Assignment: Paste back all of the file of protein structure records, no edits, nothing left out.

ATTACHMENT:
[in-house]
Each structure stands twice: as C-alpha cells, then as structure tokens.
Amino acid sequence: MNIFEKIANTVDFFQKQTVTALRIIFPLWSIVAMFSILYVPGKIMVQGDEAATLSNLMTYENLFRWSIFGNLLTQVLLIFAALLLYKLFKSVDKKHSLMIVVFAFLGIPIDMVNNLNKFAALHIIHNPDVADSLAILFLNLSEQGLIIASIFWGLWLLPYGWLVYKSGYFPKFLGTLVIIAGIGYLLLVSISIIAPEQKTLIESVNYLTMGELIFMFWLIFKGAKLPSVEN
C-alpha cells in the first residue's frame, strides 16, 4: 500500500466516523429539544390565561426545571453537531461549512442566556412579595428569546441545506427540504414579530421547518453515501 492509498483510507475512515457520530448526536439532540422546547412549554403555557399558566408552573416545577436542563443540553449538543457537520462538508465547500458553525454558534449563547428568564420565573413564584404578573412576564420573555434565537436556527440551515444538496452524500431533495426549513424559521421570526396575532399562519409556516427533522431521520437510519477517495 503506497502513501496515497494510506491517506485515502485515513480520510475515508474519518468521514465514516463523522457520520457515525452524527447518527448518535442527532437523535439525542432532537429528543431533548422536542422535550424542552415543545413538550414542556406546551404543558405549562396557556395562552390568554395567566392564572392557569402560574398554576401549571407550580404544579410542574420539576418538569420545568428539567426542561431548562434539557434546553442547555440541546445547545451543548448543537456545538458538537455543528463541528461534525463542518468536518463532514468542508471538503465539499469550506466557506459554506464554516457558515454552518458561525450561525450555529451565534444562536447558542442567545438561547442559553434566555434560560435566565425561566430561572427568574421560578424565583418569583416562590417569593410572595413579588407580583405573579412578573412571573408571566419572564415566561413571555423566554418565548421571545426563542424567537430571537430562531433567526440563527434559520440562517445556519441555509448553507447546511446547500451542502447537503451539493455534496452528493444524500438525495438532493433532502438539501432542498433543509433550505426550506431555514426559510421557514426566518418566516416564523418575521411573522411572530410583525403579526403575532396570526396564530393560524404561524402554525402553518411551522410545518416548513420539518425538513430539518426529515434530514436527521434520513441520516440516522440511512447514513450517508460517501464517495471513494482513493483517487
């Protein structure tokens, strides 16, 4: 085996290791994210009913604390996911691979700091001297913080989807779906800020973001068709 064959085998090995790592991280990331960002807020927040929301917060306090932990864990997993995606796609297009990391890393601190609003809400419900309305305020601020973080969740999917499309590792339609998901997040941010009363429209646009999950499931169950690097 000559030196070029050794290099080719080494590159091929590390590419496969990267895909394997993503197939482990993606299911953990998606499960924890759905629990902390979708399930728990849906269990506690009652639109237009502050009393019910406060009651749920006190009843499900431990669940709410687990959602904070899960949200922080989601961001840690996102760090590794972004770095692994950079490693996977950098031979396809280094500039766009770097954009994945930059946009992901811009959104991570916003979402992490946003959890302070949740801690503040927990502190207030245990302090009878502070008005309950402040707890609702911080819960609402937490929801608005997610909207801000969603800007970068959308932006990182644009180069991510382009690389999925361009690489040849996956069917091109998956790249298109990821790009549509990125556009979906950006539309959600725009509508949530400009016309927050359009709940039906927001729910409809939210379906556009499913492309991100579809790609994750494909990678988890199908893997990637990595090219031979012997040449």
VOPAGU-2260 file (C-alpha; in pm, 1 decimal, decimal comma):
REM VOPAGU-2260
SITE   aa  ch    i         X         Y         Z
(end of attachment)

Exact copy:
[in-house]
Each structure stands twice: as C-alpha cells, then as structure tokens.
Amino acid sequence: MNIFEKIANTVDFFQKQTVTALRIIFPLWSIVAMFSILYVPGKIMVQGDEAATLSNLMTYENLFRWSIFGNLLTQVLLIFAALLLYKLFKSVDKKHSLMIVVFAFLGIPIDMVNNLNKFAALHIIHNPDVADSLAILFLNLSEQGLIIASIFWGLWLLPYGWLVYKSGYFPKFLGTLVIIAGIGYLLLVSISIIAPEQKTLIESVNYLTMGELIFMFWLIFKGAKLPSVEN
C-alpha cells in the first residue's frame, strides 16, 4: 500500500466516523429539544390565561426545571453537531461549512442566556412579595428569546441545506427540504414579530421547518453515501 492509498483510507475512515457520530448526536439532540422546547412549554403555557399558566408552573416545577436542563443540553449538543457537520462538508465547500458553525454558534449563547428568564420565573413564584404578573412576564420573555434565537436556527440551515444538496452524500431533495426549513424559521421570526396575532399562519409556516427533522431521520437510519477517495 503506497502513501496515497494510506491517506485515502485515513480520510475515508474519518468521514465514516463523522457520520457515525452524527447518527448518535442527532437523535439525542432532537429528543431533548422536542422535550424542552415543545413538550414542556406546551404543558405549562396557556395562552390568554395567566392564572392557569402560574398554576401549571407550580404544579410542574420539576418538569420545568428539567426542561431548562434539557434546553442547555440541546445547545451543548448543537456545538458538537455543528463541528461534525463542518468536518463532514468542508471538503465539499469550506466557506459554506464554516457558515454552518458561525450561525450555529451565534444562536447558542442567545438561547442559553434566555434560560435566565425561566430561572427568574421560578424565583418569583416562590417569593410572595413579588407580583405573579412578573412571573408571566419572564415566561413571555423566554418565548421571545426563542424567537430571537430562531433567526440563527434559520440562517445556519441555509448553507447546511446547500451542502447537503451539493455534496452528493444524500438525495438532493433532502438539501432542498433543509433550505426550506431555514426559510421557514426566518418566516416564523418575521411573522411572530410583525403579526403575532396570526396564530393560524404561524402554525402553518411551522410545518416548513420539518425538513430539518426529515434530514436527521434520513441520516440516522440511512447514513450517508460517501464517495471513494482513493483517487
């Protein structure tokens, strides 16, 4: 085996290791994210009913604390996911691979700091001297913080989807779906800020973001068709 064959085998090995790592991280990331960002807020927040929301917060306090932990864990997993995606796609297009990391890393601190609003809400419900309305305020601020973080969740999917499309590792339609998901997040941010009363429209646009999950499931169950690097 000559030196070029050794290099080719080494590159091929590390590419496969990267895909394997993503197939482990993606299911953990998606499960924890759905629990902390979708399930728990849906269990506690009652639109237009502050009393019910406060009651749920006190009843499900431990669940709410687990959602904070899960949200922080989601961001840690996102760090590794972004770095692994950079490693996977950098031979396809280094500039766009770097954009994945930059946009992901811009959104991570916003979402992490946003959890302070949740801690503040927990502190207030245990302090009878502070008005309950402040707890609702911080819960609402937490929801608005997610909207801000969603800007970068959308932006990182644009180069991510382009690389999925361009690489040849996956069917091109998956790249298109990821790009549509990125556009979906950006539309959600725009509508949530400009016309927050359009709940039906927001729910409809939210379906556009499913492309991100579809790609994750494909990678988890199908893997990637990595090219031979012997040449």
VOPAGU-2260 file (C-alpha; in pm, 1 decimal, decimal comma):
REM VOPAGU-2260
SITE   aa  ch    i         X         Y         Z